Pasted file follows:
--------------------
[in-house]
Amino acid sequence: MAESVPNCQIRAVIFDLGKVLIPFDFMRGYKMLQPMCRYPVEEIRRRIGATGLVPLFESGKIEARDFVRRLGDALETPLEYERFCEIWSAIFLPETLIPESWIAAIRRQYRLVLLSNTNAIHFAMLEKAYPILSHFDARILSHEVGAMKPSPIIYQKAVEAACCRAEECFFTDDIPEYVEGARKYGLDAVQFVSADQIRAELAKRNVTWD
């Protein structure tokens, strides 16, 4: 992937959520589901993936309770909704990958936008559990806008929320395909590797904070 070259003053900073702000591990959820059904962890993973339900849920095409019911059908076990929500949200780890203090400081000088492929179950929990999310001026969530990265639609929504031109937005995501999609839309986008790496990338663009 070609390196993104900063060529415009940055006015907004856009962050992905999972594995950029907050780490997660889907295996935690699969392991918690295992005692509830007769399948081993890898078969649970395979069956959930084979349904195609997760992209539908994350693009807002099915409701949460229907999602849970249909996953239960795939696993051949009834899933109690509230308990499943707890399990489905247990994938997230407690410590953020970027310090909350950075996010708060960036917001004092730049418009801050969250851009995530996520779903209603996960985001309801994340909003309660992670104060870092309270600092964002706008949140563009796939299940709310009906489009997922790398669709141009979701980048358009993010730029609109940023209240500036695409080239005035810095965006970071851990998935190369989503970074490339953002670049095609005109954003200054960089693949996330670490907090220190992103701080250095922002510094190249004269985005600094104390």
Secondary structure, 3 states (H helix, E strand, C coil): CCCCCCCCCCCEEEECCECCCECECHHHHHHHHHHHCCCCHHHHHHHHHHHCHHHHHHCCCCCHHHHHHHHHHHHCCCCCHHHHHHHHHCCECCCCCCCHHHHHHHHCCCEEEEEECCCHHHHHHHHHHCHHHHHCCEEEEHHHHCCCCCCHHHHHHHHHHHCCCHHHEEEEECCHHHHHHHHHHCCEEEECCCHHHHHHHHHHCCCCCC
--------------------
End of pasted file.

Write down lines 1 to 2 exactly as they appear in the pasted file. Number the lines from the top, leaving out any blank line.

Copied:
[in-house]
Amino acid sequence: MAESVPNCQIRAVIFDLGKVLIPFDFMRGYKMLQPMCRYPVEEIRRRIGATGLVPLFESGKIEARDFVRRLGDALETPLEYERFCEIWSAIFLPETLIPESWIAAIRRQYRLVLLSNTNAIHFAMLEKAYPILSHFDARILSHEVGAMKPSPIIYQKAVEAACCRAEECFFTDDIPEYVEGARKYGLDAVQFVSADQIRAELAKRNVTWD